Inheritance, mutation, and environmental influence can cause abnormalities in oncogenes and their regulation, which in turn causes cancer. Since each situation is unique, personalising therapy makes a lot of sense. Checkpoint inhibitor therapy is another exciting area of research.
Tumours sometimes use the immune system’s own regulators to protect themselves from it. Molecules called checkpoint inhibitors block these regulators and activate the patient’s immune system to hunt down and destroy cancers. This is particularly effective against melanomas.
In the blood
The most effective therapy for B cell blood cancers is CAR-T therapy. This involves genetically engineering tumour-recognising proteins called chimeric antigen receptors (CAR) into a patient’s own white blood cells. These CAR-T cells are multiplied in the lab then infused back into the patient.
When the CAR-T cells recognise and bind to the cancer cells in the patient, they signal the immune system to kill the tumour. CAR-Ts are incredibly effective at targeting a patient’s own specific tumour type, and are being studied for a wide range of cancers.
Presently, CAR-T therapy involves recovering and genetically manipulating the patient’s own white blood cells. However, cancer patients’ immune systems have often been impaired by long and debilitating chemo- or radiotherapy. This can make it hard to get enough cells for successful treatment.
“Off-the-shelf” CAR-T therapy is emerging as a useful alternative. By removing the major transplant barrier genes in donor cells, or choosing rare donors who are compatible with a high proportion of the population, doctors can use healthy cells that haven’t been subjected to chemo. This is also cheaper, because you don’t have to manufacture a unique product for every individual patient.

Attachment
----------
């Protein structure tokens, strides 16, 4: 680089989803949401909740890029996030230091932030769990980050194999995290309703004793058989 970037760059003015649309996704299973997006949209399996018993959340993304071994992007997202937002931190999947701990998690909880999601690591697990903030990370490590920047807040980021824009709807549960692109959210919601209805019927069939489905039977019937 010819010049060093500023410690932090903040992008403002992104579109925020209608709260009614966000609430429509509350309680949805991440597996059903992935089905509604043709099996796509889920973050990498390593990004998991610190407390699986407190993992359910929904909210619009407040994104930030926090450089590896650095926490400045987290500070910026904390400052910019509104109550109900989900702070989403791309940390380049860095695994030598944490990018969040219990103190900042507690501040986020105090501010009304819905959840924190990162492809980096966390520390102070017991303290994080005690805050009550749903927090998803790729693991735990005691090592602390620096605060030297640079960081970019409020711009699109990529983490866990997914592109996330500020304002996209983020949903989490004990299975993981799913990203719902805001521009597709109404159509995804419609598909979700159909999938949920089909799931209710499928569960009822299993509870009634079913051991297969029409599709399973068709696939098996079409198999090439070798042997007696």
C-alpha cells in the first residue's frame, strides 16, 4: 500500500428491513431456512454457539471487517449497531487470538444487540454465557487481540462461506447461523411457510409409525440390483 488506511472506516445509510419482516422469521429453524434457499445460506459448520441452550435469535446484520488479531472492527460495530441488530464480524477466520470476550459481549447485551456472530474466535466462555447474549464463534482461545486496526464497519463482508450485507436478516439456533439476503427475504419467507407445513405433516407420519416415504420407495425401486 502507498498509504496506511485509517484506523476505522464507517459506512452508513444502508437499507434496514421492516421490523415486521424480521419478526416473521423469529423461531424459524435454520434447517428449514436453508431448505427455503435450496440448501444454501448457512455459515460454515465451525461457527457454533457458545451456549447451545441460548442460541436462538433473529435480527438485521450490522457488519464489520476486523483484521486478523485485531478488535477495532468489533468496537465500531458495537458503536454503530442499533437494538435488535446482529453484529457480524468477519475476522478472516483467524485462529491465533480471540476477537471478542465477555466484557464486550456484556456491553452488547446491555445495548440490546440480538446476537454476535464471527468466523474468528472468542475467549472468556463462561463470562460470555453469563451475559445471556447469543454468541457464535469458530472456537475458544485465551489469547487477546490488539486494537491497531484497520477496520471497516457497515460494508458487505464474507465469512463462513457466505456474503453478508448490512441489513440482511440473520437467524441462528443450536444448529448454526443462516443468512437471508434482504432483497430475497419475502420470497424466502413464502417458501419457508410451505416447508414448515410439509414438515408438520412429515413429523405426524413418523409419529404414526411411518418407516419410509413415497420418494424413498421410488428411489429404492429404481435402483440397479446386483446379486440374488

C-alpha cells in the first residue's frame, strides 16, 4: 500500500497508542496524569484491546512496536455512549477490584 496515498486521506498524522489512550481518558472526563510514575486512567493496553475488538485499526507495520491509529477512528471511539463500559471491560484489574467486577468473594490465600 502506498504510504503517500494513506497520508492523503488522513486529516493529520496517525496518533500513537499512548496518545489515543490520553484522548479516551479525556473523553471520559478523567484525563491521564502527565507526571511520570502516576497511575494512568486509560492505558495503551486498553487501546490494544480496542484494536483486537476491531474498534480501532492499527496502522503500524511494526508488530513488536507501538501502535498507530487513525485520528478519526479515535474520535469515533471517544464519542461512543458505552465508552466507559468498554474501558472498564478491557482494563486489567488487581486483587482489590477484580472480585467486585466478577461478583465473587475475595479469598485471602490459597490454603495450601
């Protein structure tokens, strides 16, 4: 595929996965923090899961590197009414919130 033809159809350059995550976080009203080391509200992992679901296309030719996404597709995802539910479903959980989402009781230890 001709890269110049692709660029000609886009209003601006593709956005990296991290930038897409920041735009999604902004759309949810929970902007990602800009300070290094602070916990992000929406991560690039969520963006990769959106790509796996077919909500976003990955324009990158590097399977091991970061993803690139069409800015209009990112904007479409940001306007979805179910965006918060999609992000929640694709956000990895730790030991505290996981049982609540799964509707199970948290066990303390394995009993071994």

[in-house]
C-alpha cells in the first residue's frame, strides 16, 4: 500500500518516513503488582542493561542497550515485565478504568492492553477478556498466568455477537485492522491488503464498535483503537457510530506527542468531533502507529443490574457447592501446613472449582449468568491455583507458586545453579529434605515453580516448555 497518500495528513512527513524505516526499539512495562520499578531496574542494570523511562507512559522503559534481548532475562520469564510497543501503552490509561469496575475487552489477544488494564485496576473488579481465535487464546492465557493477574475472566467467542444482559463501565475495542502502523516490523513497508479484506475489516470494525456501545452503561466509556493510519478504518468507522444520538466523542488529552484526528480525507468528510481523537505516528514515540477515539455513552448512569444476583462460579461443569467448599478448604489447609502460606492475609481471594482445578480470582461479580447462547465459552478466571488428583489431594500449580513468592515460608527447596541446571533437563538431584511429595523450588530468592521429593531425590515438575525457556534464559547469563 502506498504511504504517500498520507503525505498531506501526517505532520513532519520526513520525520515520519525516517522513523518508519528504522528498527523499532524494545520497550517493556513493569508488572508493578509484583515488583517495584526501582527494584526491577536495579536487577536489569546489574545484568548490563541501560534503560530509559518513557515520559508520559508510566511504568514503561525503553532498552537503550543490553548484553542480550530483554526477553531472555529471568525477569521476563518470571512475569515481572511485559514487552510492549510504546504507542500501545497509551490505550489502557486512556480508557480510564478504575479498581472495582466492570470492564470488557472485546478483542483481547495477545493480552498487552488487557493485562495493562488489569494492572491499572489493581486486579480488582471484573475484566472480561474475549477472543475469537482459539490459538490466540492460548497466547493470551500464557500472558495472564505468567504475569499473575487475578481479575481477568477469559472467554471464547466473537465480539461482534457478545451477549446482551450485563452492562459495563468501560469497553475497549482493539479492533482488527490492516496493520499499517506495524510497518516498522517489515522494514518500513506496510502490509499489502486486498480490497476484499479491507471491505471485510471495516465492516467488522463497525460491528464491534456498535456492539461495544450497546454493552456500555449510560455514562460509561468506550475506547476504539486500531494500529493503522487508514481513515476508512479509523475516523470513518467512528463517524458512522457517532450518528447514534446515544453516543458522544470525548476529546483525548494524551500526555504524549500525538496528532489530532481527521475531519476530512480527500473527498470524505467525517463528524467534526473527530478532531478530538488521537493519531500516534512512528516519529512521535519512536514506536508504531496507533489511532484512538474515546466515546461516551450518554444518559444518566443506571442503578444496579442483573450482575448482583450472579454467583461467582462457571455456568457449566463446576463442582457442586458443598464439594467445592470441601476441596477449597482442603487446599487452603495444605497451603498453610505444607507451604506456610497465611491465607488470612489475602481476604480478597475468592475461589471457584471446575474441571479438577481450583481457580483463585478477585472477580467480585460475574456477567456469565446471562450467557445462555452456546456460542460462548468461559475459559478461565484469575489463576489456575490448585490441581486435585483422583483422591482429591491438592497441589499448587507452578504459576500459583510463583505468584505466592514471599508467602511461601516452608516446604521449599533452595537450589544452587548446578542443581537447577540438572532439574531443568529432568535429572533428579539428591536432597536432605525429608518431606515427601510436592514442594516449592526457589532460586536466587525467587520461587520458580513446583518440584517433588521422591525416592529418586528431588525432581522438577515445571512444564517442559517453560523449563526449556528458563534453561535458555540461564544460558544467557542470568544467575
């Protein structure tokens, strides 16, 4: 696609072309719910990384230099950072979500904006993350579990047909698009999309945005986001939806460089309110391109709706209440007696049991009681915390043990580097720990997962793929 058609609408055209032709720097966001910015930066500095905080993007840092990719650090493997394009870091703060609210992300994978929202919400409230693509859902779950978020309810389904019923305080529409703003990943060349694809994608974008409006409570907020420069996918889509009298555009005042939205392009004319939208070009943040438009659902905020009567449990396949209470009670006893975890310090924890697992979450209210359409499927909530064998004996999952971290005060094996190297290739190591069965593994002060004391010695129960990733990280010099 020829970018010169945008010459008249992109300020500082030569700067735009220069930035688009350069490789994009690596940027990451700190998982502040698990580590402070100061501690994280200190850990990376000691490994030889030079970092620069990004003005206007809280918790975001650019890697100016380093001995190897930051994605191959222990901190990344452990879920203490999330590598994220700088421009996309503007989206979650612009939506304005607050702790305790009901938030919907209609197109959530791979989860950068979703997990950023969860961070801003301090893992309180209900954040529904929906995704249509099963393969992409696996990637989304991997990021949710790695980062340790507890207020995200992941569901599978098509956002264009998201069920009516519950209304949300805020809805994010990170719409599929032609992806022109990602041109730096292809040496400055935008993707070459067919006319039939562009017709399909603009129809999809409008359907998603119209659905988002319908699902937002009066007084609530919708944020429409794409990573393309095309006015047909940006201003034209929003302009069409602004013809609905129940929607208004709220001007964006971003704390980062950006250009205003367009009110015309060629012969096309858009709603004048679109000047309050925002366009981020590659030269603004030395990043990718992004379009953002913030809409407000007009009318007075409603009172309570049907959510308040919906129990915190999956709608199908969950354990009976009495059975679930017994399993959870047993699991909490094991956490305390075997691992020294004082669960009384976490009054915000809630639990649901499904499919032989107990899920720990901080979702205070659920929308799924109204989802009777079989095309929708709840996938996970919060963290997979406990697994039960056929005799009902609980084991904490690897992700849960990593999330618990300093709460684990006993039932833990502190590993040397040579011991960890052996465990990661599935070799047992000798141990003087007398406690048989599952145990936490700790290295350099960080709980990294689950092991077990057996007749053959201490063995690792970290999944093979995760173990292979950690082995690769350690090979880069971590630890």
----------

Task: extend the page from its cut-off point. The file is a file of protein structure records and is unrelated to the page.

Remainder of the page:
Unfortunately, precision medicines often cost many hundreds of thousands of dollars for any treatment. While there may be tolerance for expensively funding a few patients with rare diseases, the cost of mass precision medicine will be onerous for present health budgets.
The present health system won’t be able to provide public funding and insurance for these treatments unless major changes are implemented. We need to remember that keeping people healthy also has economic benefits. Helping patients meet the increased costs of these personalised therapies is an investment that will drive down the long-term costs of disease care.
The other great challenge is in training clinicians to use major data resources. That means collecting and interpreting individual patient information to make better diagnoses and therapeutic recommendations.
Our community’s health will increasingly be a partnership between patients, consulting clinicians and therapeutic providers. These relationships will be different to what we’re used to. Patients’ decisions and data inputs will have a bigger role than ever before.
All these changes are already happening. Medical practice, public health, government, health insurance and the community need to come together to be ready for them. It’s up to us to create an economically rational, emotionally comfortable and socially just health care system for all.
Professor Alan Trounson FTSE
Alan Trounson PhD LLD is a world-renowned expert in stem cell research and one of the pioneers of IVF. Elected a Fellow in 2014, he is an Emeritus Professor at Monash University and Distinguished Scientist at the Hudson Institute of Medical Research. Professor Trounson is also the CEO of Cartherics, an immune stem cell cancer therapy company.